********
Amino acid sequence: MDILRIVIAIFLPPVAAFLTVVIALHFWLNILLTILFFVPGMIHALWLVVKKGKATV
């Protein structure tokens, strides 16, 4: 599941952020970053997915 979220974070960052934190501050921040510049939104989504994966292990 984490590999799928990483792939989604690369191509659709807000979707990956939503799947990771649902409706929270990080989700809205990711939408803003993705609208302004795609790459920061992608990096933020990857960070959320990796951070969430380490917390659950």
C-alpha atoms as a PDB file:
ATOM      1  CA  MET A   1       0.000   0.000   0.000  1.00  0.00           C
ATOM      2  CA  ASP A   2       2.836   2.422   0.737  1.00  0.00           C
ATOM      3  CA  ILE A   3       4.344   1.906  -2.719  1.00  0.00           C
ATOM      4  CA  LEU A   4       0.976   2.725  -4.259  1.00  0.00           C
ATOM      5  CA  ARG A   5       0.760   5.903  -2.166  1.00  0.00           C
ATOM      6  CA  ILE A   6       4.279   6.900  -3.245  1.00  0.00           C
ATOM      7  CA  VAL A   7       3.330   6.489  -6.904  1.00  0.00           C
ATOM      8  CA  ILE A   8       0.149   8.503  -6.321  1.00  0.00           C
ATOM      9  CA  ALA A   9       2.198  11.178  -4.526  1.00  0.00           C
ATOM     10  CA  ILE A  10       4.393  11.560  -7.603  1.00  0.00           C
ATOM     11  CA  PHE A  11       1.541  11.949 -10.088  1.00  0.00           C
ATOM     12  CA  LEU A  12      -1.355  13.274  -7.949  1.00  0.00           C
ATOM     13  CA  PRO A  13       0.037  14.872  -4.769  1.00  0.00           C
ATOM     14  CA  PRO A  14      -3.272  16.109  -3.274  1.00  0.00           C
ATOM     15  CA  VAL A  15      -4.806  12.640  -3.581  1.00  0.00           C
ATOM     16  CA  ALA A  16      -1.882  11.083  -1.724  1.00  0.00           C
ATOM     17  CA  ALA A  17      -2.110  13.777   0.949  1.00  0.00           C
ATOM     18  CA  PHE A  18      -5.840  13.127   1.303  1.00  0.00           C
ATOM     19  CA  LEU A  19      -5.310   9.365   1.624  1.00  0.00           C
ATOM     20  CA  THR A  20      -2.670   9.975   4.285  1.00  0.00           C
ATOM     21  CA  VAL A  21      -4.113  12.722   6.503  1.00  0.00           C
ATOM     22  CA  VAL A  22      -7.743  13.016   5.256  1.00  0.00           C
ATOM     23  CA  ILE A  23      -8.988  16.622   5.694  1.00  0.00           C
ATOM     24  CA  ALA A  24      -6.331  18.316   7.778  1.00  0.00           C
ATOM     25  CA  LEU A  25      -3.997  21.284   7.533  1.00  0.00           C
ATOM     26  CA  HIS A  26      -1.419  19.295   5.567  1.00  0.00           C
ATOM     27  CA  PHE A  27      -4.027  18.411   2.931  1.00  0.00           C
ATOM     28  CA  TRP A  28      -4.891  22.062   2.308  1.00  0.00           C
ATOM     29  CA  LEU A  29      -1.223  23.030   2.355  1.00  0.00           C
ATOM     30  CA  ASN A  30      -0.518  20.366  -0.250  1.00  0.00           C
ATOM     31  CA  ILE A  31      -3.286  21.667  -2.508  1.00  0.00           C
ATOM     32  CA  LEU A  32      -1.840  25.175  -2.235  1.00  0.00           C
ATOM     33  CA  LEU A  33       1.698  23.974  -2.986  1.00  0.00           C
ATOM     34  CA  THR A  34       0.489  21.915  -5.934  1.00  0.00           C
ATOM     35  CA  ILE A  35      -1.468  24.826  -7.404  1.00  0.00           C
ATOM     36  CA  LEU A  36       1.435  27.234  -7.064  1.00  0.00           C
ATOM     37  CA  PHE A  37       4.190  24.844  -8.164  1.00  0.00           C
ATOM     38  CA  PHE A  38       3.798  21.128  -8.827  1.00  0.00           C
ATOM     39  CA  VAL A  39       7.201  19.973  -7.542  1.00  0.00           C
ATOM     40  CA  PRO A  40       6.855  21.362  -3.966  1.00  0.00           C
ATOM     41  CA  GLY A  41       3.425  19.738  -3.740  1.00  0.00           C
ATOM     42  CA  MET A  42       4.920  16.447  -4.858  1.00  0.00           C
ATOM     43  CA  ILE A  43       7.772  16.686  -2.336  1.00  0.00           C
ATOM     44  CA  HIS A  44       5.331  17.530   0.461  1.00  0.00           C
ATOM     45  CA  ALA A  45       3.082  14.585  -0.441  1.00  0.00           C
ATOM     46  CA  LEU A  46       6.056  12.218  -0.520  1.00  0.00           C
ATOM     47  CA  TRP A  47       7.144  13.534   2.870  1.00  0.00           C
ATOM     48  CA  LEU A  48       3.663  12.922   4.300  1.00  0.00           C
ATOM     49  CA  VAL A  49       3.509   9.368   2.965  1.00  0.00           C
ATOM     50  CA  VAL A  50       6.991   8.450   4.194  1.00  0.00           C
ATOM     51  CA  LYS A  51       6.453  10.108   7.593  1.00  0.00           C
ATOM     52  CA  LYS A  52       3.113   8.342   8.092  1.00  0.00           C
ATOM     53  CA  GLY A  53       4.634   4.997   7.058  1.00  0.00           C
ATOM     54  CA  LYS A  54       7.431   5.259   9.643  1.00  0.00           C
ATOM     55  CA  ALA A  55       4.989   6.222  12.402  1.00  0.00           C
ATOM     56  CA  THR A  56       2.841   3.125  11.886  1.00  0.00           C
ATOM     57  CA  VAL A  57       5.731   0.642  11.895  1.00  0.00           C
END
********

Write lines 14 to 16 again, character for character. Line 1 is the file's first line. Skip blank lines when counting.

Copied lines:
ATOM     11  CA  PHE A  11       1.541  11.949 -10.088  1.00  0.00           C
ATOM     12  CA  LEU A  12      -1.355  13.274  -7.949  1.00  0.00           C
ATOM     13  CA  PRO A  13       0.037  14.872  -4.769  1.00  0.00           C